1.2. Our Proposal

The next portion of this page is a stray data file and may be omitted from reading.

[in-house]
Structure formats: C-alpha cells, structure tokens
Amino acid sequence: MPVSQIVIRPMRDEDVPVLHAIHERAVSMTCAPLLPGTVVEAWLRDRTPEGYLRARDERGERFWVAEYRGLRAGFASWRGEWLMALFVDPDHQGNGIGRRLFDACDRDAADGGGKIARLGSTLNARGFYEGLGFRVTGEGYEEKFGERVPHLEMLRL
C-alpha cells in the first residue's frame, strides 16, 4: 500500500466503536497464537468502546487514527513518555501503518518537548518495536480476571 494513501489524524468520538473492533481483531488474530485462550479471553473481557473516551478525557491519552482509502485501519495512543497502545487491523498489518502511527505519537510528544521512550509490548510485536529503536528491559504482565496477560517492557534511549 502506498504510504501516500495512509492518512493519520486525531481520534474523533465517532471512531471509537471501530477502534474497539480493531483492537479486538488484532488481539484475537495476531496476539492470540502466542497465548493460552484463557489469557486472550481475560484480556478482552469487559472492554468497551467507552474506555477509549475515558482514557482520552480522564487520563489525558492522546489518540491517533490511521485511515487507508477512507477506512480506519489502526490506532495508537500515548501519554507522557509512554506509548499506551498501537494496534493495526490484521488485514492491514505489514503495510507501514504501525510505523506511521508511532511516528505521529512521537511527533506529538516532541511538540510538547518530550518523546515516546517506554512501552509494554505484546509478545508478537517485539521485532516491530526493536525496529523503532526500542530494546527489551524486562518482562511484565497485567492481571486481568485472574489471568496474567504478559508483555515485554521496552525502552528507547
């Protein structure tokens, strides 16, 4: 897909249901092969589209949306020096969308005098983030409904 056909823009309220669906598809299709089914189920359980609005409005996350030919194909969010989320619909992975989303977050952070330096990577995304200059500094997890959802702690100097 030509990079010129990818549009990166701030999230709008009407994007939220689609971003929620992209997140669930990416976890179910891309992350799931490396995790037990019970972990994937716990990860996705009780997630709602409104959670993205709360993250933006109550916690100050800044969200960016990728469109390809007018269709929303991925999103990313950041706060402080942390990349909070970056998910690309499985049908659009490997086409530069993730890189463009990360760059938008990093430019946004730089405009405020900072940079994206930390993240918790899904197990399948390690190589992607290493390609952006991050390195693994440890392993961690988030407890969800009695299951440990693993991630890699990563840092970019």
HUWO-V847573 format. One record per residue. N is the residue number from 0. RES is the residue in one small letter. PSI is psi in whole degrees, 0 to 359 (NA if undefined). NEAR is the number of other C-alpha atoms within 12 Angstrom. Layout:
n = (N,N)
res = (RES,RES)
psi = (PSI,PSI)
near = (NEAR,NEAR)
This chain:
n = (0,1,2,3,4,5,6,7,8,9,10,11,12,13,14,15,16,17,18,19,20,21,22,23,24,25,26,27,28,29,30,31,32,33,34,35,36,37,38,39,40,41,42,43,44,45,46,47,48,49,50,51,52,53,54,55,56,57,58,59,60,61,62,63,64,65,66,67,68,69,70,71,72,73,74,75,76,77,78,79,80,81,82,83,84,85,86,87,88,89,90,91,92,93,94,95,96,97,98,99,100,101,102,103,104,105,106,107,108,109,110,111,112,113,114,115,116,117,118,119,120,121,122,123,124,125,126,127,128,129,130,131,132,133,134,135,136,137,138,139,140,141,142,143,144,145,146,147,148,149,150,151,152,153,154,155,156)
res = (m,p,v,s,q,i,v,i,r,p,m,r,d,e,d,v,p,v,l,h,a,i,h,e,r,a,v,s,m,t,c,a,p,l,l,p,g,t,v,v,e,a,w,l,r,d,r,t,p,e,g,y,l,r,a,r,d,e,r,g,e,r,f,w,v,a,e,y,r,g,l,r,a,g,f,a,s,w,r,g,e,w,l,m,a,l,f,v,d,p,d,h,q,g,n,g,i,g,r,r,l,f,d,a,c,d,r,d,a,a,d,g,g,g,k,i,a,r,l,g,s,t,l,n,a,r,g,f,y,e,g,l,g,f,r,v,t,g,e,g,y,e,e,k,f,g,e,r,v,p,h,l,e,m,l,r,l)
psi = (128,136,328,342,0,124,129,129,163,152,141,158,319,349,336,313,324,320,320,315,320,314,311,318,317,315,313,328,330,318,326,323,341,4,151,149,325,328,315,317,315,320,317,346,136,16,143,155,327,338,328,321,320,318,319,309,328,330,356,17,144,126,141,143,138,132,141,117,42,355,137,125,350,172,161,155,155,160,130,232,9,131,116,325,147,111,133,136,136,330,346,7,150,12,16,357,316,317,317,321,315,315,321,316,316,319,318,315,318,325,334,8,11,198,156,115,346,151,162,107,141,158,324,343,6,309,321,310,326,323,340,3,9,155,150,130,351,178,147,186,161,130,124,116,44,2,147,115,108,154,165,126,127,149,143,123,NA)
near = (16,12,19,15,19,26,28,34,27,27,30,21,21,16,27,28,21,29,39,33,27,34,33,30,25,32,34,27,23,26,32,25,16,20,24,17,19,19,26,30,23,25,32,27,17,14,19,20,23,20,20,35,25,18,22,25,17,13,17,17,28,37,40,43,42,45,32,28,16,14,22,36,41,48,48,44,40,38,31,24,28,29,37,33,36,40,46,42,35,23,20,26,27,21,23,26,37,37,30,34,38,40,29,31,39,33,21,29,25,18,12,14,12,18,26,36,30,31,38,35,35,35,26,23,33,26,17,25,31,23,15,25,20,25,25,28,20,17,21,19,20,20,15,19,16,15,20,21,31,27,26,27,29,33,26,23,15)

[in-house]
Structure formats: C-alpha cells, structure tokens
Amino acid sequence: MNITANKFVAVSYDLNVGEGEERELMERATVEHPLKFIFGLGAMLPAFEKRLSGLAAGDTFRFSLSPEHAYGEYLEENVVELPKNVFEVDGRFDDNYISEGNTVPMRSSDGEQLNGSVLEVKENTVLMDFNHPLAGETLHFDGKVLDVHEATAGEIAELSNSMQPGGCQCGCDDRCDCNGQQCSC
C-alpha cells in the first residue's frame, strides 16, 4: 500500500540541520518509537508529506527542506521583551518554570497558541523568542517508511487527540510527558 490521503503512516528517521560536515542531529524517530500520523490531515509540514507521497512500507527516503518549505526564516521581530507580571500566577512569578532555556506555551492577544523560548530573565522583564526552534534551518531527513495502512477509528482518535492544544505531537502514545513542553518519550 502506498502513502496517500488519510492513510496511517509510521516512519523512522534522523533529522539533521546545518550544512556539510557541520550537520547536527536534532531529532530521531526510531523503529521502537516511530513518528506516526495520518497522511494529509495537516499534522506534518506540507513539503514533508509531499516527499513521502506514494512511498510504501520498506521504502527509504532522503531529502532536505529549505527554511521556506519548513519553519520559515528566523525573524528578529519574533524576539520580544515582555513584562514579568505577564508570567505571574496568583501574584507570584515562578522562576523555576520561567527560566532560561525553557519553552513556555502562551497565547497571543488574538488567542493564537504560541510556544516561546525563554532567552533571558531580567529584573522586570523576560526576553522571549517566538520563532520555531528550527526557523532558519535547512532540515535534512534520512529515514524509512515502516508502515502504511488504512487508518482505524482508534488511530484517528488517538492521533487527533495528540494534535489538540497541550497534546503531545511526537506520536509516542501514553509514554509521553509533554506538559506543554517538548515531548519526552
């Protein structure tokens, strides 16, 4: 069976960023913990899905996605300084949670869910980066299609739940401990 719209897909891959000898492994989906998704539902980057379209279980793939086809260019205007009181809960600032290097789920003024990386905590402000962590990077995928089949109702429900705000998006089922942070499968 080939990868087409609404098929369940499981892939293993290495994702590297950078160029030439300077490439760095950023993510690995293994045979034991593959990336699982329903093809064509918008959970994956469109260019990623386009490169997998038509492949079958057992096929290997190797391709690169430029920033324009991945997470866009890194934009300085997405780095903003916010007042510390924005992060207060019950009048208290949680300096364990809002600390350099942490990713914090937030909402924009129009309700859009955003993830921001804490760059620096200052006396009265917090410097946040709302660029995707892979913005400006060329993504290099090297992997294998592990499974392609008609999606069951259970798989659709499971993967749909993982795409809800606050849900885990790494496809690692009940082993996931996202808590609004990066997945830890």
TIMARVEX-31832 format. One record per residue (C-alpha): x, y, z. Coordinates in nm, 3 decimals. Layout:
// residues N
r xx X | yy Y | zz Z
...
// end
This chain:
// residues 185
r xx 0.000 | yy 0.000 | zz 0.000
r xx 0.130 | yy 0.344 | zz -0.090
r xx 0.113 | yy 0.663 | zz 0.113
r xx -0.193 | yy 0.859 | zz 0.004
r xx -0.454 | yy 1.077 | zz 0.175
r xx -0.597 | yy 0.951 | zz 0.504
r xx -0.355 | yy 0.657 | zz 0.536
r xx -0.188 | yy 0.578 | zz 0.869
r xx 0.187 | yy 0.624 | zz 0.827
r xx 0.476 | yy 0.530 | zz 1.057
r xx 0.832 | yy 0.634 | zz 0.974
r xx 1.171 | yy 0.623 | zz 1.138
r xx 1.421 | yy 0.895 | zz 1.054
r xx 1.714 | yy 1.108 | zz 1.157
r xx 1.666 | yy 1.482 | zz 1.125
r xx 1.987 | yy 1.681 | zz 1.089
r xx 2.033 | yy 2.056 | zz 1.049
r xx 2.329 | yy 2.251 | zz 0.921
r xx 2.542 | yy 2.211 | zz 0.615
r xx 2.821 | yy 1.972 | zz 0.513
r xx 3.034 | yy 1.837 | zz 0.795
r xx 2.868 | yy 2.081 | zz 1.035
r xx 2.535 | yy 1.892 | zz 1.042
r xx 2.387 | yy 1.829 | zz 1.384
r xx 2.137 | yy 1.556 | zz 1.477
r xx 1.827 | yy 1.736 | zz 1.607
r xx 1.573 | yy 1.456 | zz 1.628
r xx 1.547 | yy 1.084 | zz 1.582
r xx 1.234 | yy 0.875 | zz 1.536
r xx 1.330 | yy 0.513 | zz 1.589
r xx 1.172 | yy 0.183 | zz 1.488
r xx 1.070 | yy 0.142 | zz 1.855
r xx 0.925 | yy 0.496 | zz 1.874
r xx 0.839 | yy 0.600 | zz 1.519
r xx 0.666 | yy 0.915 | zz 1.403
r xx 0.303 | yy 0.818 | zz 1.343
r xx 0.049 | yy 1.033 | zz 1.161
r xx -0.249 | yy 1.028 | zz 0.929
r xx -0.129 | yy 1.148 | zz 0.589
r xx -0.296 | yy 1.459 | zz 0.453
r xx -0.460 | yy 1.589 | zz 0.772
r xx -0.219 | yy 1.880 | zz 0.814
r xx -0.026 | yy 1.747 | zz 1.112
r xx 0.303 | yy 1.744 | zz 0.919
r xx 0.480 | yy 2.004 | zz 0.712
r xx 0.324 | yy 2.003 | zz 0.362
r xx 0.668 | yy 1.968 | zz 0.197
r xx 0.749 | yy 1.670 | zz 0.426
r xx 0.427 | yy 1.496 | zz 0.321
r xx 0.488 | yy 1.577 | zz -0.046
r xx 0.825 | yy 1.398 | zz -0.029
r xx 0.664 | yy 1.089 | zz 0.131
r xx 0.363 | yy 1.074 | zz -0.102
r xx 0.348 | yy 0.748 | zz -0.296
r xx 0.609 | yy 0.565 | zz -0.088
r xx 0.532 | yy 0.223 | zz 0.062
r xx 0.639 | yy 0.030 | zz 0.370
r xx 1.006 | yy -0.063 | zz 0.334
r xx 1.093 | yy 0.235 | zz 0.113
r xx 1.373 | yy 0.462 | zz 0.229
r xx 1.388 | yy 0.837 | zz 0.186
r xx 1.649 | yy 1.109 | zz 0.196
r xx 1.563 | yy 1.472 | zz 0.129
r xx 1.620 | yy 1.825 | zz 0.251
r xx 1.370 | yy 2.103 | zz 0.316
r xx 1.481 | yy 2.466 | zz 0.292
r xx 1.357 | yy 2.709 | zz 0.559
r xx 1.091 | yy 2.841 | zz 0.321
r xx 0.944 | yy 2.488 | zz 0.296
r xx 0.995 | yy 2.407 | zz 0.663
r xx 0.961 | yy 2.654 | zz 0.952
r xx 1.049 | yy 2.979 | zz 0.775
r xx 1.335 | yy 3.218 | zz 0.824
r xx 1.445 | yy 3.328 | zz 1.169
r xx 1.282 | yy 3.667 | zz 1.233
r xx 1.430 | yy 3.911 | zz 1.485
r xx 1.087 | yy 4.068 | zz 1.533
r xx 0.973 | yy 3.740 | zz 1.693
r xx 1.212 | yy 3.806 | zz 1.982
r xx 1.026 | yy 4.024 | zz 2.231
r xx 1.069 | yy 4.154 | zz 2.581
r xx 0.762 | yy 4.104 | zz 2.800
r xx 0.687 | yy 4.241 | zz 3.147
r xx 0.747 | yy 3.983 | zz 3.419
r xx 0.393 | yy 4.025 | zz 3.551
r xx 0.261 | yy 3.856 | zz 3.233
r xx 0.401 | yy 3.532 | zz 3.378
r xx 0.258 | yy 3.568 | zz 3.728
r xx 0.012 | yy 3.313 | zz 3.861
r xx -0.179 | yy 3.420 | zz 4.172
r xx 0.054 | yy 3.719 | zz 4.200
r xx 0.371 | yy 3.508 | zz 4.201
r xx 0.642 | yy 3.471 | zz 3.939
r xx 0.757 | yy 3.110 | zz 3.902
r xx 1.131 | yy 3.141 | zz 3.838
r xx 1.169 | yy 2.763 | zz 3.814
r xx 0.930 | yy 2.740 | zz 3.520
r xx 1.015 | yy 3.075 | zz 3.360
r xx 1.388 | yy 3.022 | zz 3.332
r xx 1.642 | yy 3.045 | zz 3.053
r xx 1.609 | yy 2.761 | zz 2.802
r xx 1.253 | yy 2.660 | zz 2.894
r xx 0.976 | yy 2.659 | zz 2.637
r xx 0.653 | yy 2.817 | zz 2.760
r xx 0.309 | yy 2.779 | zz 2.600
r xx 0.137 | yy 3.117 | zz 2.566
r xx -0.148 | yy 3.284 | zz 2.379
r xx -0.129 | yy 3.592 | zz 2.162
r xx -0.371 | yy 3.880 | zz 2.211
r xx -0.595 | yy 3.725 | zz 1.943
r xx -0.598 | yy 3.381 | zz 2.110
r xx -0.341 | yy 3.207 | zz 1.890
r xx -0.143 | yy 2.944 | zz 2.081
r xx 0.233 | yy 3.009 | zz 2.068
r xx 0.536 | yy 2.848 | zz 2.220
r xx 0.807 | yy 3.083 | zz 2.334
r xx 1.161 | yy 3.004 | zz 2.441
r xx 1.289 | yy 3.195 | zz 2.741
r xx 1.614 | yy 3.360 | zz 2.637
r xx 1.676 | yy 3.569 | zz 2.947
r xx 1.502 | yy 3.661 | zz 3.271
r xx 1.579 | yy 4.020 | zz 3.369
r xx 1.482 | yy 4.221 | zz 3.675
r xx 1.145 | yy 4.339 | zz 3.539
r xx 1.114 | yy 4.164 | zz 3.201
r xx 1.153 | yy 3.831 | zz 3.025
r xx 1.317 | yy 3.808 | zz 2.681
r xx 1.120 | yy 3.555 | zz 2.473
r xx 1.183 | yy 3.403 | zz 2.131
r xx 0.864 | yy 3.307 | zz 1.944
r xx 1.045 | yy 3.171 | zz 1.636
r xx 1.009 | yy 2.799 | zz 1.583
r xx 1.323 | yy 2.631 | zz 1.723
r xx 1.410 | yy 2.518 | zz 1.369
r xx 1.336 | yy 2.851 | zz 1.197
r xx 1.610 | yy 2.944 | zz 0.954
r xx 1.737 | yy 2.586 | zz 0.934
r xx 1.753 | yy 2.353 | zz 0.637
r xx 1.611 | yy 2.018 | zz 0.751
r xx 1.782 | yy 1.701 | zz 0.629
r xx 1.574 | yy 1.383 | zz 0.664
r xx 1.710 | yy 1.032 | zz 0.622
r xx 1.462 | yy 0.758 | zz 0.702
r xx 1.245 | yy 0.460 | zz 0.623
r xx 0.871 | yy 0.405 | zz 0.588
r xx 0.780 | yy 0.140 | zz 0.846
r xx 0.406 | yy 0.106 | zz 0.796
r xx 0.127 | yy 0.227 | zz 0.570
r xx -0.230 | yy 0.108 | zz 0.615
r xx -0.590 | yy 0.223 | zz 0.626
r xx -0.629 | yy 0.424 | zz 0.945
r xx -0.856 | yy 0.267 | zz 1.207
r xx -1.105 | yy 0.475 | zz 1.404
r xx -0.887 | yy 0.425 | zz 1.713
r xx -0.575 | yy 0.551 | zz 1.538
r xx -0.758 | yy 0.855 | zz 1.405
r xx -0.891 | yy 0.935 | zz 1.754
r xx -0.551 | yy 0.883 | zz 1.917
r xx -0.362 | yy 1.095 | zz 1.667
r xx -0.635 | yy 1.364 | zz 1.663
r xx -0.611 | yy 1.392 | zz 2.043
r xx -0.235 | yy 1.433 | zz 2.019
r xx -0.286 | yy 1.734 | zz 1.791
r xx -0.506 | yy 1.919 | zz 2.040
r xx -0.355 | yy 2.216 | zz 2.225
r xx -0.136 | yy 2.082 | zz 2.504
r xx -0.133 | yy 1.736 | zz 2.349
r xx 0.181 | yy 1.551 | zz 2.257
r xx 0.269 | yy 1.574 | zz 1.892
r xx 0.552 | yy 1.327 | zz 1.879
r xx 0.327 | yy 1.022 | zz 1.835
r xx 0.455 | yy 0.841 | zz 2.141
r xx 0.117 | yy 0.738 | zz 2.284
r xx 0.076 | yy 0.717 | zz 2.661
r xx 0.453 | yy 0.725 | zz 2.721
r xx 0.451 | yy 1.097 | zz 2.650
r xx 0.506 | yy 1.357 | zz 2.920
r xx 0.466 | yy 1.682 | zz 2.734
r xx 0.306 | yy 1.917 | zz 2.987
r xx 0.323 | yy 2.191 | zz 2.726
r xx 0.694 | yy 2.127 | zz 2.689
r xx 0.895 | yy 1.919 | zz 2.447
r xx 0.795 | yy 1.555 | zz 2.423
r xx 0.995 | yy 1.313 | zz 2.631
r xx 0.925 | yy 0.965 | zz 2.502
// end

Inspired by the discussions above, this paper considers the dictionary learning problem for online visual tracking, as well as a visual tracking algorithm, incremental discriminative structured dictionary learning (IDSDL)-VT, including incremental discriminative structured dictionary learning and multiple linear classifiers. The workflow is shown in Figure 1. On a patch level, groups of positive and negative sparse coefficients of the target patches learned by the proposed incremental discriminative structured dictionary learning (IDSDL) algorithm are input to the support vector machines (SVMs) to train classifiers, which discriminate the target from the background. In the next frame, target candidates are sampled based on affine warping, and their corresponding coefficients are obtained. Then, given the learned model set, patch-based classifications are conducted to calculate the confidence set, and a K-combined voting (KCV) function is used to jointly locate the target. The dictionary set is incrementally adapted as time evolves.